Chamberlain Lab

Slide 1

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Huntington’s Disease (HD) is a neurodegenerative disorder caused by expansion of a CAG (encoding the amino acid glutamine) repeat region in the Huntingtin gene. The resulting protein, which has an expanded polyglutamine tract, exhibits an increased tendency to aggregate and form cytoplasmic and nuclear inclusions. S-acylation of huntingtin was shown to modulate its intracellular trafficking, and blocking this modification increases aggregate formation and neuronal toxicity. The finding that polyglutamine tract expansion reduces the interaction of huntingtin with the S-acyltransferase enzymes zDHHC17 and zDHHC13 (also known as HIP14 and HIP14L respectively) suggested that a loss of huntingtin S-acylation might be linked to pathogenesis in HD.

Interestingly, recent work has suggested that huntingtin is more than simply an S-acylation substrate of zDHHC17 and zDHHC13. Indeed, the S-acyltransferase activity of zDHHC17 is positively modulated by huntingtin, and this mode of regulation is lost when the polyglutamine tract is expanded to include a pathogenic number of repeats. The implication from this finding is that some features of HD may therefore reflect a loss of zDHHC17 enzyme activity. Supporting this idea, zDHHC17 knock-out mice were reported to display similar deficits to those seen in HD and mouse models of HD, including decreased striatal volume, loss of striatal medium spiny neurons, a decreased number of excitatory synapses, motor co-ordination changes and deficits in pre-pulse inhibition.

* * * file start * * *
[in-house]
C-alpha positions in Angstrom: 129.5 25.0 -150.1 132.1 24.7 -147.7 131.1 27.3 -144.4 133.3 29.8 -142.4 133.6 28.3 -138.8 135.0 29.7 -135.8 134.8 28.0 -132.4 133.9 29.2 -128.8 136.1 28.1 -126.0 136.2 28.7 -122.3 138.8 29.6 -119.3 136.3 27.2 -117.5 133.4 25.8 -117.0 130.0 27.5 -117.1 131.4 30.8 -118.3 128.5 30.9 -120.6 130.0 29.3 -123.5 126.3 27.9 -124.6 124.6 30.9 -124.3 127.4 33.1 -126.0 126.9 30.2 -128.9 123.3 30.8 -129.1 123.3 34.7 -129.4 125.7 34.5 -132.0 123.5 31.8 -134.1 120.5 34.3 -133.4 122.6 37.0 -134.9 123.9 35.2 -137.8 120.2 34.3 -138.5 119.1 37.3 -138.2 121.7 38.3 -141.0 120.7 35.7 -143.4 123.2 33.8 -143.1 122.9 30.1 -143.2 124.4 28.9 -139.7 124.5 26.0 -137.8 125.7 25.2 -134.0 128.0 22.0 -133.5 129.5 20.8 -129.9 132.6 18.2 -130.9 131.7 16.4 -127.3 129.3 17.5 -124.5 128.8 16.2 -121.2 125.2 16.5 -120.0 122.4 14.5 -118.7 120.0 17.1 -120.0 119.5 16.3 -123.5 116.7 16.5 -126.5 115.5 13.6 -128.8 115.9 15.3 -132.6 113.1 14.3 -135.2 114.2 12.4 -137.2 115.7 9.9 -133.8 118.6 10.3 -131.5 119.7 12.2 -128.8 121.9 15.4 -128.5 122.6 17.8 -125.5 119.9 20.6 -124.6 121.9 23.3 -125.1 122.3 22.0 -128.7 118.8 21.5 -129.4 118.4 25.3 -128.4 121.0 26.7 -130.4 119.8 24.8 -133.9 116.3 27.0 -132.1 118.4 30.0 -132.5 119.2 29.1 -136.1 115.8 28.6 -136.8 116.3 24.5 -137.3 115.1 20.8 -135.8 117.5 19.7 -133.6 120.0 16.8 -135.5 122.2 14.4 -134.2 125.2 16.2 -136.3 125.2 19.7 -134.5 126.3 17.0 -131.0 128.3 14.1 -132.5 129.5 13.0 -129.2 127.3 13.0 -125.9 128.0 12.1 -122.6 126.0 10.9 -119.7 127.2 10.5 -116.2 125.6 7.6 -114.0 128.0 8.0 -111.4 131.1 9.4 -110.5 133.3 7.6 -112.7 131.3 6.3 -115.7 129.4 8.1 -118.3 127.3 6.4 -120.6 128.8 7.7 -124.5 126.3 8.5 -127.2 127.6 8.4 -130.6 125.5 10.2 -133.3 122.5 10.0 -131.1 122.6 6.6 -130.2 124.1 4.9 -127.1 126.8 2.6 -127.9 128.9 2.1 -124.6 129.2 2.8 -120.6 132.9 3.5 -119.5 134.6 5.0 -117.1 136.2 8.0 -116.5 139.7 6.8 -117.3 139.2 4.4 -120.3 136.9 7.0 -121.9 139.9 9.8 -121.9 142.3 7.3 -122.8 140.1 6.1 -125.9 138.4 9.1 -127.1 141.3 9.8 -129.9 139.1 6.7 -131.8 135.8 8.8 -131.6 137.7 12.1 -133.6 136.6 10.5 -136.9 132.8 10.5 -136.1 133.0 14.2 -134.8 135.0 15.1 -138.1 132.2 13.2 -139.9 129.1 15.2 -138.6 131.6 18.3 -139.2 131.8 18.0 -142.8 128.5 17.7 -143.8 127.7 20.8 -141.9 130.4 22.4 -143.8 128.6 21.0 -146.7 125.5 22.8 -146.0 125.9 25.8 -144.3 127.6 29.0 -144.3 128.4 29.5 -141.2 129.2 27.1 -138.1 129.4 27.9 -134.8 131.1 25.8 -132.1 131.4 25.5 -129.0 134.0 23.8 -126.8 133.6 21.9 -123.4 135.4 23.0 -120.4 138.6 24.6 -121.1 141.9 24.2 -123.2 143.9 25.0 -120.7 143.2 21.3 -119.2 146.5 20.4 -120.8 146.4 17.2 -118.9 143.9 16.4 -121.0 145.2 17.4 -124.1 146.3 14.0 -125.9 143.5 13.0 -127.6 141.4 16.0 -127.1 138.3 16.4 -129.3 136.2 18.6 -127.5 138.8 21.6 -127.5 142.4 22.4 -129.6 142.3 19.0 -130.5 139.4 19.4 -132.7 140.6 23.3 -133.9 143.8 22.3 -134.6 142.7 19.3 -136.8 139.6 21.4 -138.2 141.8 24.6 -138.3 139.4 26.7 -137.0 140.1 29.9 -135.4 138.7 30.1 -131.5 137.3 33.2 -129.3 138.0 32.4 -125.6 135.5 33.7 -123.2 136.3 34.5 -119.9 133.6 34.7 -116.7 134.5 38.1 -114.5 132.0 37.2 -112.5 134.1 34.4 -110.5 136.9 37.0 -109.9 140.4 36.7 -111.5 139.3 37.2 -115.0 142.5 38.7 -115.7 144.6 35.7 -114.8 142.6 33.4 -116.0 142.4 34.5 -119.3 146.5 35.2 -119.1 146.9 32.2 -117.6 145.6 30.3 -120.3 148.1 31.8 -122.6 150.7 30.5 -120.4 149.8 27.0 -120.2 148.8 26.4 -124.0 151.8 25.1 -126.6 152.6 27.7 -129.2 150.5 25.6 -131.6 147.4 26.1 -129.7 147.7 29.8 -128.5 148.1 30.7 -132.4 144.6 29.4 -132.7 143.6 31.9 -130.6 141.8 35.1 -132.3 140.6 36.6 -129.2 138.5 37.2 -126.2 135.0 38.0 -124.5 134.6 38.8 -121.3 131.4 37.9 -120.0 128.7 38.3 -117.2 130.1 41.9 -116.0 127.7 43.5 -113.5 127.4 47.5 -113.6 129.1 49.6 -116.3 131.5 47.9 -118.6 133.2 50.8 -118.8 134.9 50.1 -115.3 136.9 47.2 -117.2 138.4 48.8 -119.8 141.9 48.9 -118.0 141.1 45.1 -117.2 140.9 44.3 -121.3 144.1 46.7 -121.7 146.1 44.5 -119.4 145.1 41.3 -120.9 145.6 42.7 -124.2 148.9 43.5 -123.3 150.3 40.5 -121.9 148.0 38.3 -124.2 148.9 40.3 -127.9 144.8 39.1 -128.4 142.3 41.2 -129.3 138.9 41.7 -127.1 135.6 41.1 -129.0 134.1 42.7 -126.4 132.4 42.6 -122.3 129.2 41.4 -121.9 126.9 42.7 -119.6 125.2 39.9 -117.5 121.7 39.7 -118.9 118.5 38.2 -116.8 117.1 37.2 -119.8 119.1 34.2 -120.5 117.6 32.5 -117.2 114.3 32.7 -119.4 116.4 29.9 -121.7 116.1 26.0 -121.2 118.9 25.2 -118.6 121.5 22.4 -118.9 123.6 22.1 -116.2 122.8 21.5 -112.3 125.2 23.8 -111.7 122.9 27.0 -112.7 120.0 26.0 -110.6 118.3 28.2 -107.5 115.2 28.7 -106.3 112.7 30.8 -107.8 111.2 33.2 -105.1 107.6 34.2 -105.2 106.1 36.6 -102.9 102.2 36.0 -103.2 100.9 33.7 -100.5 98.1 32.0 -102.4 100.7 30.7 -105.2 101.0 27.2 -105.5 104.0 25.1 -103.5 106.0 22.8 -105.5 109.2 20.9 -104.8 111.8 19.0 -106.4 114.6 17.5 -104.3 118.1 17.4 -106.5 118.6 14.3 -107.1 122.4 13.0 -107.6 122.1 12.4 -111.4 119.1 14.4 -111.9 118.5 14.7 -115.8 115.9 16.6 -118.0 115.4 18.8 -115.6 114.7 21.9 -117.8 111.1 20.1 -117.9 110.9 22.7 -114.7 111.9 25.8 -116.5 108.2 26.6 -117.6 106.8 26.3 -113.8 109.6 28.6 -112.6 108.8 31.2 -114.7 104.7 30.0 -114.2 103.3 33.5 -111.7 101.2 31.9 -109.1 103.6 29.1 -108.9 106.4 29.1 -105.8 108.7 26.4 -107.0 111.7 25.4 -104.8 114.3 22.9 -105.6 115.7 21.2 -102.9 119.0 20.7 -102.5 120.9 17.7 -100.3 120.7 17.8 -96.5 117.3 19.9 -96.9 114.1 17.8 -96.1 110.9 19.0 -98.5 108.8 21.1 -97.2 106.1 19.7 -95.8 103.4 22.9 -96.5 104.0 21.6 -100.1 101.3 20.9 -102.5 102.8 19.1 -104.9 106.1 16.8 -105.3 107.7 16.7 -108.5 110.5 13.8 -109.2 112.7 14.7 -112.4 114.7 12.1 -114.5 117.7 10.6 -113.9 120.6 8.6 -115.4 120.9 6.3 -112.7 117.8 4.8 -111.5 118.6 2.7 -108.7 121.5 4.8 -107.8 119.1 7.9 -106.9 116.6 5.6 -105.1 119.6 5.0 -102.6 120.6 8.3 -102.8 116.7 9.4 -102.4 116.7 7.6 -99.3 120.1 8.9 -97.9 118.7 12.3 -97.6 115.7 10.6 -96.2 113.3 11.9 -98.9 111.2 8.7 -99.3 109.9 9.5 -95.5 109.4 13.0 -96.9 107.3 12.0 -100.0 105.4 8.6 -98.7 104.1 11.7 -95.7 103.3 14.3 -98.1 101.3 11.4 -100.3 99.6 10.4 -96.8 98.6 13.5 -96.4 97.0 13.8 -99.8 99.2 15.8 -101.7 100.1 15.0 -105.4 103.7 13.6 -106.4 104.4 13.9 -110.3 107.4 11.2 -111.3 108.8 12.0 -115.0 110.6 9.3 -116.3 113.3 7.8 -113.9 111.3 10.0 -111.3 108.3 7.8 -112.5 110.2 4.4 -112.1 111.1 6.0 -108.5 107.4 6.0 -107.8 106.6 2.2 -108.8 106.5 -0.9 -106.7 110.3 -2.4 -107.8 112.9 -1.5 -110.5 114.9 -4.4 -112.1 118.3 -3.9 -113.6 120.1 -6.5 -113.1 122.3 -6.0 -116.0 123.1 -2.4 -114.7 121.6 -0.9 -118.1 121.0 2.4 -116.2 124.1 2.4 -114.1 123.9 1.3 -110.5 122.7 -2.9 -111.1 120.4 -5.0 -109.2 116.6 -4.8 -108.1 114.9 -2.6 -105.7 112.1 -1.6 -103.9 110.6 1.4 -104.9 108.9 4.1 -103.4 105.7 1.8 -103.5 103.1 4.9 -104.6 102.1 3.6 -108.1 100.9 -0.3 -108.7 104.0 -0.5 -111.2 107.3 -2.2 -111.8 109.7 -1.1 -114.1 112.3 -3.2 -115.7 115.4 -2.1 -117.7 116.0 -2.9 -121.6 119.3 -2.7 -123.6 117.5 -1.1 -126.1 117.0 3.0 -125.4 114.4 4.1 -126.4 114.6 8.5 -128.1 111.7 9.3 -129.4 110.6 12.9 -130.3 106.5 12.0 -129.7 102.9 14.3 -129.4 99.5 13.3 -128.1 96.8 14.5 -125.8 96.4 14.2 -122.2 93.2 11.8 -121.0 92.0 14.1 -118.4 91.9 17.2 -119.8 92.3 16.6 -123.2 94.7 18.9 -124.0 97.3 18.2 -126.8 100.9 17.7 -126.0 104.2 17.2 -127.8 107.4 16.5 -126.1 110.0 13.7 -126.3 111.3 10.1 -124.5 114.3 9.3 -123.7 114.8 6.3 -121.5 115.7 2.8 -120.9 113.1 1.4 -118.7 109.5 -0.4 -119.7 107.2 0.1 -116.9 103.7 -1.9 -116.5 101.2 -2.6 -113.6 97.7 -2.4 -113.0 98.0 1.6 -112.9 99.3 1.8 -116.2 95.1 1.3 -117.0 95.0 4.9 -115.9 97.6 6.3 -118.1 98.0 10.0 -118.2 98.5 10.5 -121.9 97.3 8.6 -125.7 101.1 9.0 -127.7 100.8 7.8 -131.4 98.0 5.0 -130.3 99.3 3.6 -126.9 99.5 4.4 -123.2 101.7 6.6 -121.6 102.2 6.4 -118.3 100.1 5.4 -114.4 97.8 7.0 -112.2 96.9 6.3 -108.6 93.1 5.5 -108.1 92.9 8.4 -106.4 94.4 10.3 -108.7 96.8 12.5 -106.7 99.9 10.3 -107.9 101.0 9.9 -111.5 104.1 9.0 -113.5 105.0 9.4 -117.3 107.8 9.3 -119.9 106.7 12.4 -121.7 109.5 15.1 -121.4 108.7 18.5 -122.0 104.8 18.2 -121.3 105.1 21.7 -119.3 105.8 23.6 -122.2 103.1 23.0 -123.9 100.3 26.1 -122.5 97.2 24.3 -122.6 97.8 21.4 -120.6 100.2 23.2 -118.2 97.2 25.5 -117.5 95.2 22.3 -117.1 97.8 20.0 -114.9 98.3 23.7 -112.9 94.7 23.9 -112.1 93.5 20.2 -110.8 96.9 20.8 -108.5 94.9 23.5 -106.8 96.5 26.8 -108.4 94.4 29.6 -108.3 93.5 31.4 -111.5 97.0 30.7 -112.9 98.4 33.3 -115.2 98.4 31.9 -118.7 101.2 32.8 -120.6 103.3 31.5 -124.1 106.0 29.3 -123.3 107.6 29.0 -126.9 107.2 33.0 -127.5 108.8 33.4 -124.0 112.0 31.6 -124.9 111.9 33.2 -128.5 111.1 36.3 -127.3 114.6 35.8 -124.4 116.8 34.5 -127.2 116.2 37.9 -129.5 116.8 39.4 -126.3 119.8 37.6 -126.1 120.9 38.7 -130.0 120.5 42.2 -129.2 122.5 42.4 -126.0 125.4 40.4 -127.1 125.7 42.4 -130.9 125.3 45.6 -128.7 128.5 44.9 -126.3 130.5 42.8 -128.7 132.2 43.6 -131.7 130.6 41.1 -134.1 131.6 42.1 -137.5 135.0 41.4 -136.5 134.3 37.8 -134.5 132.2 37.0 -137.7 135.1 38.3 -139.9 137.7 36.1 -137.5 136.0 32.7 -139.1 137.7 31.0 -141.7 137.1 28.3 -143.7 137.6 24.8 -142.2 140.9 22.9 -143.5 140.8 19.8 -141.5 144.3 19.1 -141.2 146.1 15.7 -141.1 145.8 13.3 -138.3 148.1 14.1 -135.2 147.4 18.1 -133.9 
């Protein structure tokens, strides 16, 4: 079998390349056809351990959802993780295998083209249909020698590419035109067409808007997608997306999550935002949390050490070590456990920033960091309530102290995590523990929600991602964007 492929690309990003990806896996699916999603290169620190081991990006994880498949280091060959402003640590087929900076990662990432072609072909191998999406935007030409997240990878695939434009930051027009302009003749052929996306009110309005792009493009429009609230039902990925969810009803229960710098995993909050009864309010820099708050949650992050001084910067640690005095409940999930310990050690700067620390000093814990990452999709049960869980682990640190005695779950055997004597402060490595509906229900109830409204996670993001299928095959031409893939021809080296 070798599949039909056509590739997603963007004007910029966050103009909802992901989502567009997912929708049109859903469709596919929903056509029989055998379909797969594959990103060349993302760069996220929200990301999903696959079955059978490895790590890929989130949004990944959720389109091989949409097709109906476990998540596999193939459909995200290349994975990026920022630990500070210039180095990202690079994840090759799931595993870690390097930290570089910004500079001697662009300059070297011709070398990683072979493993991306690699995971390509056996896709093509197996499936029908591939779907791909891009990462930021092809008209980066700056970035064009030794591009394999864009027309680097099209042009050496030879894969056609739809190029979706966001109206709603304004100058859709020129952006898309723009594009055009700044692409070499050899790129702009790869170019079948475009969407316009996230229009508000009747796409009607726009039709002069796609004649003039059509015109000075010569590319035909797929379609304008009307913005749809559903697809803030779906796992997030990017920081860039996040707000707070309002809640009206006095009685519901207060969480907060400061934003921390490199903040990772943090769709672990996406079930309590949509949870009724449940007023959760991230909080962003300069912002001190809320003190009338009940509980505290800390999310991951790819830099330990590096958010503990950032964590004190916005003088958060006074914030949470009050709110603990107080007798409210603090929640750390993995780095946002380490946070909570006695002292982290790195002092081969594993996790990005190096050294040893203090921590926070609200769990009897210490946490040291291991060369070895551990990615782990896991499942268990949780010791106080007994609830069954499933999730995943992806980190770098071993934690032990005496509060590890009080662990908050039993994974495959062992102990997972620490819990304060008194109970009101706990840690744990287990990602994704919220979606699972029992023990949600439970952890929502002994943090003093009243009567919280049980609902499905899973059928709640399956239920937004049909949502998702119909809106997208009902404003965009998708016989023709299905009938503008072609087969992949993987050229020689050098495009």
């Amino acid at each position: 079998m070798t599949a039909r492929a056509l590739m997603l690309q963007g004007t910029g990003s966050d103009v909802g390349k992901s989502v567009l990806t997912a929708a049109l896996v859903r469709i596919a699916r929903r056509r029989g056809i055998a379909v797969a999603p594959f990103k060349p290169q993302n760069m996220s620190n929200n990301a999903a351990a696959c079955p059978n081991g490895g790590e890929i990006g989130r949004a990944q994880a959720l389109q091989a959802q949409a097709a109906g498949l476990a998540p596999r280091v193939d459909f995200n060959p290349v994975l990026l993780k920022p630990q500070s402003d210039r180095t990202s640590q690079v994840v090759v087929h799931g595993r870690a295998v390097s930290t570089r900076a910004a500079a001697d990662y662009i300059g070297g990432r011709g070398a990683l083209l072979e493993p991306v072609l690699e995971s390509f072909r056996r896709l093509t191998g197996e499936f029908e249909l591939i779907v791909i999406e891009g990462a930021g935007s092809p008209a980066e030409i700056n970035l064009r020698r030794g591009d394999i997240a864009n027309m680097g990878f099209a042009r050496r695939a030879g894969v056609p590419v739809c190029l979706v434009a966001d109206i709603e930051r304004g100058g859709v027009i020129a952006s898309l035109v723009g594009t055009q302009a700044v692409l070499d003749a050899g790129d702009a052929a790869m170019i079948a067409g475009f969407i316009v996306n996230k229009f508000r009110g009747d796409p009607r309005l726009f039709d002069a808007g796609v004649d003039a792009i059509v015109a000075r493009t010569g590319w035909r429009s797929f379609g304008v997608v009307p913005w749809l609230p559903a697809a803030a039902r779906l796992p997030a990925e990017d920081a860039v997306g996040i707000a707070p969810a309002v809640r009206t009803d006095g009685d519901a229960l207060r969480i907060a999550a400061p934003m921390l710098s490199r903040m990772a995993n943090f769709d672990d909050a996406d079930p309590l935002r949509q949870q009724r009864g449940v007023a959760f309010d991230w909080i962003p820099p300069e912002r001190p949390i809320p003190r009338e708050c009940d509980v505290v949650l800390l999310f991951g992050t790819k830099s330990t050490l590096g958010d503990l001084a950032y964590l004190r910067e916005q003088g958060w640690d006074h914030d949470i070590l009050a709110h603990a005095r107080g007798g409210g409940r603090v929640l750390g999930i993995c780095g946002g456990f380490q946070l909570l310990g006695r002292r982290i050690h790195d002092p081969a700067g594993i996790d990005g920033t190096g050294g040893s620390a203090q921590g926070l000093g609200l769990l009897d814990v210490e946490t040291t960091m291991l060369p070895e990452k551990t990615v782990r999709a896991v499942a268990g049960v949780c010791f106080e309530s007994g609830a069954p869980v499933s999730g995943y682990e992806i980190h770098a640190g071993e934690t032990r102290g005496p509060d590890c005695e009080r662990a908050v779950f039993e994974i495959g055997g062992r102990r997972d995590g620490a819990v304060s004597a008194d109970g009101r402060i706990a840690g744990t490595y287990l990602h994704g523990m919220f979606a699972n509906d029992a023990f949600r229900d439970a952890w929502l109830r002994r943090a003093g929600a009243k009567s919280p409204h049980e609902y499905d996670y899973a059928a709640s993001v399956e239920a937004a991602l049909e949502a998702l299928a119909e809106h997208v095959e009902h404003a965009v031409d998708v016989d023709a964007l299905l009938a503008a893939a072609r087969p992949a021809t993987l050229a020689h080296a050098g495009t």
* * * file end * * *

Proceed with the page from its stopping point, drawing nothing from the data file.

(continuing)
Our group is working to identify underlying mechanisms that might link zDHHC17 dysfunction with HD, with the long-term aim of rational design of novel small molecule modulators of zDHHC17 for the treatment of HD.

Past/Present Sponsors


 Wellcome Trust

Diabetes UK




Palmitoylation is the most prominent type of S-acylation and involves the covalent and reversible attachment of a 16 carbon saturated fatty acid (palmitic acid) to cysteines of target proteins.